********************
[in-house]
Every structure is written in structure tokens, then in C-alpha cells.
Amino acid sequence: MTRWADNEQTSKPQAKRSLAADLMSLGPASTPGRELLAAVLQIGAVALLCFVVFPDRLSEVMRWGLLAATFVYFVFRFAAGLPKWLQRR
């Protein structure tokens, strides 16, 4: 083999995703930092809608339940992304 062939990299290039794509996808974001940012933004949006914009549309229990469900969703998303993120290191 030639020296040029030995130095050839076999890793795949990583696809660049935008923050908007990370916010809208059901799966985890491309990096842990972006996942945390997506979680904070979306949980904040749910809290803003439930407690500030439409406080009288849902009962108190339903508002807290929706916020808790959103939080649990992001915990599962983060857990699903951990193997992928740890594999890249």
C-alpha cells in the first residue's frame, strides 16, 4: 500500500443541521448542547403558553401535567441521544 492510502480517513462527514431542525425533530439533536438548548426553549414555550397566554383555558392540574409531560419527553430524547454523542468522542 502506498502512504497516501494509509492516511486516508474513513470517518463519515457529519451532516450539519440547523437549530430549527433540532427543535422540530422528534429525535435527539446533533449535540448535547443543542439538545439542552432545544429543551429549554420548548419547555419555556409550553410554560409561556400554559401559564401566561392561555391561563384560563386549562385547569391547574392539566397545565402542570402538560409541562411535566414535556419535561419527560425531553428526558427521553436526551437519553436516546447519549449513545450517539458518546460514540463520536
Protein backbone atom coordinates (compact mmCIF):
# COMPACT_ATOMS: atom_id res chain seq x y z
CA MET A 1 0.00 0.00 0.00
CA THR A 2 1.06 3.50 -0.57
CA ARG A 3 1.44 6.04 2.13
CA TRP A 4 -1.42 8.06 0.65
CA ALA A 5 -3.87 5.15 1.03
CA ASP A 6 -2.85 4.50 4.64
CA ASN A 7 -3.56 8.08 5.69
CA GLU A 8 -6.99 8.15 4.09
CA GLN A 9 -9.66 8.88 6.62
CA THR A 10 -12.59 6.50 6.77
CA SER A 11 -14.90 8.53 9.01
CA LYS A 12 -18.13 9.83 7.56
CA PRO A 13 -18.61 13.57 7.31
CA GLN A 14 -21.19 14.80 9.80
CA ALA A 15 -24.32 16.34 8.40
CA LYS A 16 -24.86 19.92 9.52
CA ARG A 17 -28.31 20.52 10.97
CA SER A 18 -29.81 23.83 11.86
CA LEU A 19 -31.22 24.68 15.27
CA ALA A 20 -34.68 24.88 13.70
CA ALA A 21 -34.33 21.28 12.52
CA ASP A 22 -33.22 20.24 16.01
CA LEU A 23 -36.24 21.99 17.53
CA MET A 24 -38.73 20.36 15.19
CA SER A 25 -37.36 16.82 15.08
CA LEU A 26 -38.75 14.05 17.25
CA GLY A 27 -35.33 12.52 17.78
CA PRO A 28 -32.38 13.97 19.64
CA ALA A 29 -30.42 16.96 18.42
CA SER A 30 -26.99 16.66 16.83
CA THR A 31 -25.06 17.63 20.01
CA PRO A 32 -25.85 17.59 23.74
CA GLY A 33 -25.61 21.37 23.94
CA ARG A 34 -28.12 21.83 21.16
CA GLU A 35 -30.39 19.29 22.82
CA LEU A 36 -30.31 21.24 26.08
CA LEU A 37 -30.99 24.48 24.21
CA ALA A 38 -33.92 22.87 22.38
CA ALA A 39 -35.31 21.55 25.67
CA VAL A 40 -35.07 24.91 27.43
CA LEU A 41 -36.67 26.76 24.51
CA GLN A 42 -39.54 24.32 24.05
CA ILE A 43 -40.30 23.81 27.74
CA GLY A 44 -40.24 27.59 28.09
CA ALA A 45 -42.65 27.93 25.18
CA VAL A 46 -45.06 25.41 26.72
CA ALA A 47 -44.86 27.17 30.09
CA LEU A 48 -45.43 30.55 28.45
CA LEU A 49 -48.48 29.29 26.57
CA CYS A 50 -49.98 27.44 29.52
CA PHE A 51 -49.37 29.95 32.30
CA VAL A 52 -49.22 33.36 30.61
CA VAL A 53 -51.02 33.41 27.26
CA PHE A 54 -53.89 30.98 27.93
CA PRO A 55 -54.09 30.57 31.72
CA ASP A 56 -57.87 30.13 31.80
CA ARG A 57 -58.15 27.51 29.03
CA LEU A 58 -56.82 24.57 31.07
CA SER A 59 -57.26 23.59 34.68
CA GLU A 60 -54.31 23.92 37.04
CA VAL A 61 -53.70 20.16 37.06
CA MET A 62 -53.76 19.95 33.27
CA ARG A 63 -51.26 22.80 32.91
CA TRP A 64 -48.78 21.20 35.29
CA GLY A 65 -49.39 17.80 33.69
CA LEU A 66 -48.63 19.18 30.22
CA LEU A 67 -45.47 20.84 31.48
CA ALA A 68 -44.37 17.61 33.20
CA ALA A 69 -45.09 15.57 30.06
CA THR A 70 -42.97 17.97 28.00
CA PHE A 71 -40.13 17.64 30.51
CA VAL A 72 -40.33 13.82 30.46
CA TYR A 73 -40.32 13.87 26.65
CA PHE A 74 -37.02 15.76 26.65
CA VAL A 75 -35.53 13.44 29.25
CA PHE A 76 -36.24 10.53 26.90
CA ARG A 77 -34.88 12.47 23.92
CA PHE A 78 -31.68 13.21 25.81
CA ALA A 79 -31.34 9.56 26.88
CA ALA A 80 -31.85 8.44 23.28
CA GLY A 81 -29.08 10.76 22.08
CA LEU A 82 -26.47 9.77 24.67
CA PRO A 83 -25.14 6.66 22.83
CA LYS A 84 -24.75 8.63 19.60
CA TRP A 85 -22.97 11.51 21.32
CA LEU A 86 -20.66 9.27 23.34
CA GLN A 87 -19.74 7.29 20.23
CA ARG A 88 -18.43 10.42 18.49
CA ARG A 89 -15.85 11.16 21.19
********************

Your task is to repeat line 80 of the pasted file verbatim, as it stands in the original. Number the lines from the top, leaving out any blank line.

CA TYR A 73 -40.32 13.87 26.65